BUENOS AIRES: Rain storms this week in Argentina’s Pampas farm belt have slowed the deterioration of many drought-hit soybean and corn fields, crop weather specialists said on Wednesday.

Dryness has blighted Pampas since mid-2020, prompting the Buenos Aires Grains Exchange last week to cut its soy and corn harvest estimates. Soy and corn are Argentina’s main cash crops.

“The rains have been very good. This has been the first storm front to make a complete sweep of the agricultural area in almost 45 days,” said German Heinzenknecht, meteorologist at the local Applied Climatology consultancy.

The rains dumped 35 to 50 millimeters of moisture, he said, slowing and in some cases stopping the damage to crop yields.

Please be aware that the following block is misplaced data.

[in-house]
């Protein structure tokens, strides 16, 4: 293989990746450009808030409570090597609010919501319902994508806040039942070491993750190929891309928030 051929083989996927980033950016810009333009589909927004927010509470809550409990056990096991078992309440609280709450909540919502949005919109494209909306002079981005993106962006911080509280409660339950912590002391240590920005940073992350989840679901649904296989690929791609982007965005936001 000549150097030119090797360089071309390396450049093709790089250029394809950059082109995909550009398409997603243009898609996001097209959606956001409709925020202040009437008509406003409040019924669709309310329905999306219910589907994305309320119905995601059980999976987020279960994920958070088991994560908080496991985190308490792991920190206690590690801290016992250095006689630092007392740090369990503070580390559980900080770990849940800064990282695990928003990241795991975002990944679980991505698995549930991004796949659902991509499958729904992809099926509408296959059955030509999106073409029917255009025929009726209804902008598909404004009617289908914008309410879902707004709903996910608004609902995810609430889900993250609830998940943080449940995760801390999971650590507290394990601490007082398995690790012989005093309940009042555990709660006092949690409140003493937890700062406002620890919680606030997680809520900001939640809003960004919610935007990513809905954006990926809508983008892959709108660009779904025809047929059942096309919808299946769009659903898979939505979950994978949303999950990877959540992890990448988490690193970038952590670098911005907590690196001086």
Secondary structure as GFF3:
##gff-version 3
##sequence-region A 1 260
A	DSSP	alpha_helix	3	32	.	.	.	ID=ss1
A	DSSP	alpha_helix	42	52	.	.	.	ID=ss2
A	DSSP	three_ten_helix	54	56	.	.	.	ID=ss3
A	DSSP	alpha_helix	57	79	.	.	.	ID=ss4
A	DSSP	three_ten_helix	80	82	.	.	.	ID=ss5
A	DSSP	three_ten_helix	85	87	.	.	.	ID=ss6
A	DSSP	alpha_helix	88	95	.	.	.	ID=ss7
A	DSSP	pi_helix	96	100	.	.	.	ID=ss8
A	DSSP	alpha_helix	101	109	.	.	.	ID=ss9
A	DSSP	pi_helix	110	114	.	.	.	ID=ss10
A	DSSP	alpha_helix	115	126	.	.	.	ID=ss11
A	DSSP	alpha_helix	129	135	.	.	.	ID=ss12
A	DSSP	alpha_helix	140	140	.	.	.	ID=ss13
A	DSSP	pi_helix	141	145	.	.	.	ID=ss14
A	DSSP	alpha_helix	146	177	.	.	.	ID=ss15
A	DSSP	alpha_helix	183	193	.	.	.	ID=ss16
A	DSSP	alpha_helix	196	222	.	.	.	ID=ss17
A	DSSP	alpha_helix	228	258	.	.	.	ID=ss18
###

“Chances that this will result in an increase in yields is very limited, but it does slow down the drop and slow the loss of harvestable late-planted soy crops,” said Esteban Copati, head crop analyst at the exchange, which last week warned that it may have to cut its harvest estimate yet again.

Argentina is set to lose $2.26 billion in export revenue due to the effects of drought on the country’s 2020/21 soybean crop, the Rosario grains exchange said on Friday.

The Rosario exchange on Wednesday cut its soy harvest forecast to 45 million tonnes from a previous 49 million tonnes, citing persistent high temperatures and scant rainfall.

Roberto Suarez, managing partner of farm management firm CINA 25 in the Pampas town of 25 de Mayo, Buenos Aires province,

aid the rains have helped many growers. But fields that were lost to drought over recent weeks cannot be recovered.

“Here we have growers who have already released livestock into corn and soy fields, which had been lost due to the drought,” he said.

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